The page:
15 Dec 2023

The Year in Detail

From The Detail, 5:00 am on 15 December 2023

It's the end of the year for The Detail. In our last podcast for 2023 we look back on the highs and lows

A scenic view from high up in a remote area of bush on Aotea Great Barrier Island.

The view from Te Paparahi Photo: Supplied/Tū Mai Taonga

Hanging off the edge of a cliff in a storm; the first shocking sight of Esk Valley after the cyclone; the never-ending world of conspiracies; the Israel Hamas conflict ...

In 2023, over nearly 300 episodes, The Detail has covered these issues and much more.

In today's final episode of the year, our co-host Sharon Brettkelly speaks with producer Alexia Russell and co-host Tom Kitchin about their favourite podcasts of the year.

"It's been the year of anger," Brettkelly tells Russell.

"We have had quite a lot of vitriol... I'm thinking you did a podcast about 'the murky world of the manosphere'... the reaction that you got from someone to that was so over the top really!"

Russell reads out an excerpt from the letter: "a lot of problems today are actually caused by women, who have had their minds addled by feminism," it started. 
"Talking about reaction - angry reaction - some of it you expect when you do a podcast," Brettkelly says.

"For example, we did a couple on the gender wars and there was quite a lot of outrage at what we thought were very balanced podcasts. Sometimes it's whatever you put in, you're going to get at least one angry email.

"I thought that the [Israel-Hamas] one that you did with Stephen Hoadley was extremely balanced... and I think we got two complaints about it," Russell tells Brettkelly.

"It doesn't matter how balanced you think you are, someone on the other side or a side will take offence - we've had a lot more formal complaints this year then we've ever had before and  - you talk about the year of anger - they're going straight to the official website and straight to the official complaint - nobody talks these things out anymore." 

Stories about the weather were also big this year - one of Brettkelly's favourites was going to Titirangi after the Auckland anniversary weekend floods and seeing the Cyclone Gabrielle damage in Muriwai.

"There was one man I sat in the car with outside his home - that was the road that was really badly hit," Brettkelly says of her Muriwai podcast.

"He had nothing - he was living in a caravan - he didn't know what his future was.''

Brettkelly says getting out and about "is the treat" of her job.

"You never know what you're going to get...like when I was hanging on the side of a cliff I suppose you'd say out at Aotea-Great Barrier, counting black petrel and it was a very very stormy day.. that was not a junket!"

Brettkelly produced two podcasts on her trip to the island.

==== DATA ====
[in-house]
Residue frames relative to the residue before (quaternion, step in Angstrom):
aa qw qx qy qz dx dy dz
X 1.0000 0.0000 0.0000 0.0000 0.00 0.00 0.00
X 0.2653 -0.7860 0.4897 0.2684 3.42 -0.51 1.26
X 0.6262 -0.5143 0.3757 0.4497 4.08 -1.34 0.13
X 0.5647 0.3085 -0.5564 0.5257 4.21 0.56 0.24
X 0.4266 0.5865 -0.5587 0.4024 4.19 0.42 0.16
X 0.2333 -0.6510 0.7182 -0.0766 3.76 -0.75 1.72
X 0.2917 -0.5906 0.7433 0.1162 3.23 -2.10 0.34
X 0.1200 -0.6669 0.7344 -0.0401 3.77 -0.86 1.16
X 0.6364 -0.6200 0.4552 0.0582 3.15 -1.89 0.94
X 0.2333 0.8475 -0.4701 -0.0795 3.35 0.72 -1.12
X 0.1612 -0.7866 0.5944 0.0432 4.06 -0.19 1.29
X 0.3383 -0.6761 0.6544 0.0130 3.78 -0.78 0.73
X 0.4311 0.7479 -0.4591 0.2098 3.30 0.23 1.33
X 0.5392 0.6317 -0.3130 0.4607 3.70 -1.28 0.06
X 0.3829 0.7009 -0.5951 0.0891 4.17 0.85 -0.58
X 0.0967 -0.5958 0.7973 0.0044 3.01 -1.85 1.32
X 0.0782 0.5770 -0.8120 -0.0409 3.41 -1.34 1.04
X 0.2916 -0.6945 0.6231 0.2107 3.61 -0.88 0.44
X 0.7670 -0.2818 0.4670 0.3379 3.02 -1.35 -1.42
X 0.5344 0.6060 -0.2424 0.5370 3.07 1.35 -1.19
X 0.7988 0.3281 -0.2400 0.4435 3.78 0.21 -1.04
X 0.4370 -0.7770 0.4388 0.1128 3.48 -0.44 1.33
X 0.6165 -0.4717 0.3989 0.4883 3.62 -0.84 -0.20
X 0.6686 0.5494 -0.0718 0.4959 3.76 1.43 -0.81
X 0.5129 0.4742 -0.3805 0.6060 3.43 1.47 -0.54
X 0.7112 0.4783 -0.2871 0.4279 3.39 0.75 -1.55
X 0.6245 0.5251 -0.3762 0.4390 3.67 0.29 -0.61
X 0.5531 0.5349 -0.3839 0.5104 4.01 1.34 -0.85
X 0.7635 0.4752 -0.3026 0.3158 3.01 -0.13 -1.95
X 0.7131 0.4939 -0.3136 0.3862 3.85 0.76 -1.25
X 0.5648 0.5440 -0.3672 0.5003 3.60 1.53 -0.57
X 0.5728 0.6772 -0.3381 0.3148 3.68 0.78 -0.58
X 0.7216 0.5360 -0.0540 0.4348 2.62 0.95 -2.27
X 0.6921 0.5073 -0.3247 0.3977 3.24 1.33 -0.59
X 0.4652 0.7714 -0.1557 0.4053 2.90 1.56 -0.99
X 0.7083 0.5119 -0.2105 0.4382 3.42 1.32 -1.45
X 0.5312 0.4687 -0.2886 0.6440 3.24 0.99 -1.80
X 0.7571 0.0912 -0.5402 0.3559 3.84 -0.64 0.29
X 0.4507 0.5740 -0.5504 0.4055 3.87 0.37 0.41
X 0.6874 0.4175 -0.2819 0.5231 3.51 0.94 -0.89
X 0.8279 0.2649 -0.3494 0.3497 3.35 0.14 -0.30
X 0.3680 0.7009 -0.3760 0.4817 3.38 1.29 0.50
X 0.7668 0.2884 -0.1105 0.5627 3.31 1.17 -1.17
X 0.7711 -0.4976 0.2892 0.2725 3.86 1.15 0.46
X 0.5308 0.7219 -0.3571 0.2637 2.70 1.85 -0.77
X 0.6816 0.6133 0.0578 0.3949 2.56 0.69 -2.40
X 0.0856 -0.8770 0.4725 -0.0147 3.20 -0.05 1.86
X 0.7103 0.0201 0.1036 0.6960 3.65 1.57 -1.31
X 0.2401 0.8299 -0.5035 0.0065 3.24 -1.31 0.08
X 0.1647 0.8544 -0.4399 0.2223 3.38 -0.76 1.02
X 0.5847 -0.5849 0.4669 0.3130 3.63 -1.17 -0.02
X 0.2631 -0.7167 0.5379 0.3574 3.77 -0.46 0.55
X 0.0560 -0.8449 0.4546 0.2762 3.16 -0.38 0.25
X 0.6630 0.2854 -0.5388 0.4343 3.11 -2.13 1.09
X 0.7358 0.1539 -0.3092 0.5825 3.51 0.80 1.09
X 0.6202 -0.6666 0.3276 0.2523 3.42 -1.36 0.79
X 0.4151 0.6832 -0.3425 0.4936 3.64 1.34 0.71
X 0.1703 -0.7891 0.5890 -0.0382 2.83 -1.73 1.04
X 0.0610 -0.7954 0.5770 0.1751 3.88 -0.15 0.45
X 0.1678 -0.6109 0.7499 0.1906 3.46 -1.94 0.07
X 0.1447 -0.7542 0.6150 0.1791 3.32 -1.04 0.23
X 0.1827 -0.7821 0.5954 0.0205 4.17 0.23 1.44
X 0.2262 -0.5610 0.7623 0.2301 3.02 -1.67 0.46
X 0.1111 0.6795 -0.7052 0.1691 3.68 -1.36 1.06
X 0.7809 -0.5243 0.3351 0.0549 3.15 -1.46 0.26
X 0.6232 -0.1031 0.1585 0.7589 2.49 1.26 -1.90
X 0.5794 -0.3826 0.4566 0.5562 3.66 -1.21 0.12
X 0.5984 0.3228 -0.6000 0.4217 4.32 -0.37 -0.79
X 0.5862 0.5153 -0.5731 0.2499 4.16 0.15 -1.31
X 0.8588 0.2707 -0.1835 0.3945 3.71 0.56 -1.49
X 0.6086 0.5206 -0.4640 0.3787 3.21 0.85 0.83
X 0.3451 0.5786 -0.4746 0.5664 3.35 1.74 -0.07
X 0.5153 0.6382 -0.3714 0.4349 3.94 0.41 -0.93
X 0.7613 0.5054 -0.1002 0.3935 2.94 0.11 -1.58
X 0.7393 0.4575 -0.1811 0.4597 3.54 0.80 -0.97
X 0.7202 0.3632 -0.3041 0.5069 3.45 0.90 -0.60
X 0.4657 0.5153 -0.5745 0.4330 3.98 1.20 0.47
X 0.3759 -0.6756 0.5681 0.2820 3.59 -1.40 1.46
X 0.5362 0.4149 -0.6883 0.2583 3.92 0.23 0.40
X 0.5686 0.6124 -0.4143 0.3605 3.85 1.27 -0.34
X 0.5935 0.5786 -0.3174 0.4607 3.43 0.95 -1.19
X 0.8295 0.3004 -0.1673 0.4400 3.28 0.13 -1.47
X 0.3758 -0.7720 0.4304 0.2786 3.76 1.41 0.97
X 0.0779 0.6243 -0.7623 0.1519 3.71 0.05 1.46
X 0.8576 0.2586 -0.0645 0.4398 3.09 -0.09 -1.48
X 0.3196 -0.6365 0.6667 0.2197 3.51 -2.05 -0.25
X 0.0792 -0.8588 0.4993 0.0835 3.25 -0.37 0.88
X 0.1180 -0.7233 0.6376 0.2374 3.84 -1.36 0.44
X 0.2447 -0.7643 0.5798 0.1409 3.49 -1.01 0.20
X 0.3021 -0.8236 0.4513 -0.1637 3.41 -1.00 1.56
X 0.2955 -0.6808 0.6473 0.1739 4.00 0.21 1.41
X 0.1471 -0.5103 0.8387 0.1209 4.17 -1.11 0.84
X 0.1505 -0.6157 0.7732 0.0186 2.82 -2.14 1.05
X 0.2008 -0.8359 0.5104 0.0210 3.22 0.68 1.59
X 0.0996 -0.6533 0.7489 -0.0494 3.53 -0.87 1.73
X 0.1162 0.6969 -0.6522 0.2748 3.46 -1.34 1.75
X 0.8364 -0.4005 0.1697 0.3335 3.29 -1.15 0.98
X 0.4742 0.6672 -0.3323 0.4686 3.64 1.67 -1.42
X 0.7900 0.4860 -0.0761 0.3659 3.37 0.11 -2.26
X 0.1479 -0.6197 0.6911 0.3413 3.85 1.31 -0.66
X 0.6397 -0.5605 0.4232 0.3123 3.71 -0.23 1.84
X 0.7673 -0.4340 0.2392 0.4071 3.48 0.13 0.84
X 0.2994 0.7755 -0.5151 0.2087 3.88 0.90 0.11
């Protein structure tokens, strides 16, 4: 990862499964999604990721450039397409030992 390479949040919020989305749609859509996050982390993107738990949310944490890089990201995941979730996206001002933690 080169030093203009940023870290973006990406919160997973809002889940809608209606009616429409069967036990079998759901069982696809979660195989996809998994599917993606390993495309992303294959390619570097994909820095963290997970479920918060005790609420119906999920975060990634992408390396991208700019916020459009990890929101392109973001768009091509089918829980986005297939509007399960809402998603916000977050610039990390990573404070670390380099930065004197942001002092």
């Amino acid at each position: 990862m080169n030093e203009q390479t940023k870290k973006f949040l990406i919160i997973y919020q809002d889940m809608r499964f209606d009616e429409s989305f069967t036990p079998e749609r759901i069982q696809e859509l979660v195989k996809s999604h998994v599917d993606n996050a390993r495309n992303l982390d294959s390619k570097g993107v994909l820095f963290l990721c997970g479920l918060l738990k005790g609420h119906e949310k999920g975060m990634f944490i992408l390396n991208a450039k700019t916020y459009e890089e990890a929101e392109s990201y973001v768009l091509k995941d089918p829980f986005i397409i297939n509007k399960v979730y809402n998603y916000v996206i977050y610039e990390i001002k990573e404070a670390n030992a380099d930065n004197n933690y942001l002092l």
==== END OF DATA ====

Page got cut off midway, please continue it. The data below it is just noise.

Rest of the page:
One of Russell's favourite podcasts was the Long Read episode "The Badjelly Chronicles". Long Reads were published on Saturdays, and featured written stories in audio form, often read by its author.

"I had the good fortune to speak to a Badjellyologist Gemma Gracewood. 

"I had practised my cackle - and it was taken out!" 

Brettkelly also talks to Tom Kitchin about some of his favourite episodes, such as one about the 15 minute city conspiracy and the reaction in a particularly "angry year".

"I remember getting a few e-mails -  one particular person sent me an email with probably about 20 links as to why it was a conspiracy," Kitchin says.

"If someone sends me an email with 20 links - I don't have time to look through 20 links. Sometimes I'll respond to them if I think it's valid criticism but I can't respond to everyone."

They also talk about an episode on tiny homes which Brettkelly and Kitchin call "sweet and light" but also "controversial". 

"Why it might be light and sweet - is because we talk to someone who lives in a tiny home to get a bit of insight... but the reality is it's really tough - you've got to get so many different consents and it's really complicated," Kitchin says.

And there's one that stood out to Kitchin - his trip to Hawke's Bay after Cyclone Gabrielle.

"That was an area I knew so well - let's compare what it was like before and let's compare what it was like after. There was a beautiful church, there were schools, there were nice homes, there were vineyards, a nice park by the river."

He talks about how it was so different and all that had been washed away - smashed windows, bright pink spray-paint markings on houses and a terrible smell.

"The last time I went there it was very much like that, it'll take people there a long time to recover.''

The Detail will be back on January 29 next year. 

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